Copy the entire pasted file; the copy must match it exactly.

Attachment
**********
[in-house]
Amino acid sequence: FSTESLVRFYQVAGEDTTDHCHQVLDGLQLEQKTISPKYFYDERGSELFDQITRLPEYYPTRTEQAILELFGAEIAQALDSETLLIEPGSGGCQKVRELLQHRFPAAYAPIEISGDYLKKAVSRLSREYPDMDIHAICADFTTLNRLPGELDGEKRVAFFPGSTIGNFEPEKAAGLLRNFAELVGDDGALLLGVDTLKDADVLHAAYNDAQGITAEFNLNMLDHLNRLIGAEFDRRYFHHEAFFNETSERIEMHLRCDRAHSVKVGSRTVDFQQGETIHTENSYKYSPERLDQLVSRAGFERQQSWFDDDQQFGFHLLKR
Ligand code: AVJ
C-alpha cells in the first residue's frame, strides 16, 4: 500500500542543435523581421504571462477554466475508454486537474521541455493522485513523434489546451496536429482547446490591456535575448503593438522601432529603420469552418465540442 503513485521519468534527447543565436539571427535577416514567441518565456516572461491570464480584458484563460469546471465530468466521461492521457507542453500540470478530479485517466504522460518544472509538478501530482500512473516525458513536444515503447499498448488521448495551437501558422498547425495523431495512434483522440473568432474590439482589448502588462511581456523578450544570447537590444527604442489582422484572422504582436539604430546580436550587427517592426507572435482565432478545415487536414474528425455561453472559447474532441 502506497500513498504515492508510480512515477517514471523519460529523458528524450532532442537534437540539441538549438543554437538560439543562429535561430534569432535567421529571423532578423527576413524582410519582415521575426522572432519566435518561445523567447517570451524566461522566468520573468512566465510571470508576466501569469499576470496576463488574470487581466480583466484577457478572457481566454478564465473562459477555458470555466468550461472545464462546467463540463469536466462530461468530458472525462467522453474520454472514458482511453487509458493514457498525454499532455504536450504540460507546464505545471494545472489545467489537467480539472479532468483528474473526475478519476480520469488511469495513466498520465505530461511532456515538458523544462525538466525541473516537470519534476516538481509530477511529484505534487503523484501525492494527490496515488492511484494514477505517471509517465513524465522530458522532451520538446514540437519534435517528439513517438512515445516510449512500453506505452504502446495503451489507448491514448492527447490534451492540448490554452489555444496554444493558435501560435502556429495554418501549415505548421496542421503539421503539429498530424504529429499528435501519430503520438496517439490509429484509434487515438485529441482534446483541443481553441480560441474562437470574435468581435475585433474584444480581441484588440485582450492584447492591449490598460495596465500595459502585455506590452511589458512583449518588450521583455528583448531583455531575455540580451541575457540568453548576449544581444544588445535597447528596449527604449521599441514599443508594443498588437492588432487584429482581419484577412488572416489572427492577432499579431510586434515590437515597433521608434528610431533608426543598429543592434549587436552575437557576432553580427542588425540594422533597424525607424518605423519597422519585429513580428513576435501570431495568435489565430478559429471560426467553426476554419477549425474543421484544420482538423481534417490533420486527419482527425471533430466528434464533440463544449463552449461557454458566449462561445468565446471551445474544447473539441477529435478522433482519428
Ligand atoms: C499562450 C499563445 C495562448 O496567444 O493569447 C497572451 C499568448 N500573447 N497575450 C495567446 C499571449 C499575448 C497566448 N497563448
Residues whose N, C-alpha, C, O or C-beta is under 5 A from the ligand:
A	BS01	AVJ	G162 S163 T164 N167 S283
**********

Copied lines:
[in-house]
Amino acid sequence: FSTESLVRFYQVAGEDTTDHCHQVLDGLQLEQKTISPKYFYDERGSELFDQITRLPEYYPTRTEQAILELFGAEIAQALDSETLLIEPGSGGCQKVRELLQHRFPAAYAPIEISGDYLKKAVSRLSREYPDMDIHAICADFTTLNRLPGELDGEKRVAFFPGSTIGNFEPEKAAGLLRNFAELVGDDGALLLGVDTLKDADVLHAAYNDAQGITAEFNLNMLDHLNRLIGAEFDRRYFHHEAFFNETSERIEMHLRCDRAHSVKVGSRTVDFQQGETIHTENSYKYSPERLDQLVSRAGFERQQSWFDDDQQFGFHLLKR
Ligand code: AVJ
C-alpha cells in the first residue's frame, strides 16, 4: 500500500542543435523581421504571462477554466475508454486537474521541455493522485513523434489546451496536429482547446490591456535575448503593438522601432529603420469552418465540442 503513485521519468534527447543565436539571427535577416514567441518565456516572461491570464480584458484563460469546471465530468466521461492521457507542453500540470478530479485517466504522460518544472509538478501530482500512473516525458513536444515503447499498448488521448495551437501558422498547425495523431495512434483522440473568432474590439482589448502588462511581456523578450544570447537590444527604442489582422484572422504582436539604430546580436550587427517592426507572435482565432478545415487536414474528425455561453472559447474532441 502506497500513498504515492508510480512515477517514471523519460529523458528524450532532442537534437540539441538549438543554437538560439543562429535561430534569432535567421529571423532578423527576413524582410519582415521575426522572432519566435518561445523567447517570451524566461522566468520573468512566465510571470508576466501569469499576470496576463488574470487581466480583466484577457478572457481566454478564465473562459477555458470555466468550461472545464462546467463540463469536466462530461468530458472525462467522453474520454472514458482511453487509458493514457498525454499532455504536450504540460507546464505545471494545472489545467489537467480539472479532468483528474473526475478519476480520469488511469495513466498520465505530461511532456515538458523544462525538466525541473516537470519534476516538481509530477511529484505534487503523484501525492494527490496515488492511484494514477505517471509517465513524465522530458522532451520538446514540437519534435517528439513517438512515445516510449512500453506505452504502446495503451489507448491514448492527447490534451492540448490554452489555444496554444493558435501560435502556429495554418501549415505548421496542421503539421503539429498530424504529429499528435501519430503520438496517439490509429484509434487515438485529441482534446483541443481553441480560441474562437470574435468581435475585433474584444480581441484588440485582450492584447492591449490598460495596465500595459502585455506590452511589458512583449518588450521583455528583448531583455531575455540580451541575457540568453548576449544581444544588445535597447528596449527604449521599441514599443508594443498588437492588432487584429482581419484577412488572416489572427492577432499579431510586434515590437515597433521608434528610431533608426543598429543592434549587436552575437557576432553580427542588425540594422533597424525607424518605423519597422519585429513580428513576435501570431495568435489565430478559429471560426467553426476554419477549425474543421484544420482538423481534417490533420486527419482527425471533430466528434464533440463544449463552449461557454458566449462561445468565446471551445474544447473539441477529435478522433482519428
Ligand atoms: C499562450 C499563445 C495562448 O496567444 O493569447 C497572451 C499568448 N500573447 N497575450 C495567446 C499571449 C499575448 C497566448 N497563448
Residues whose N, C-alpha, C, O or C-beta is under 5 A from the ligand:
A	BS01	AVJ	G162 S163 T164 N167 S283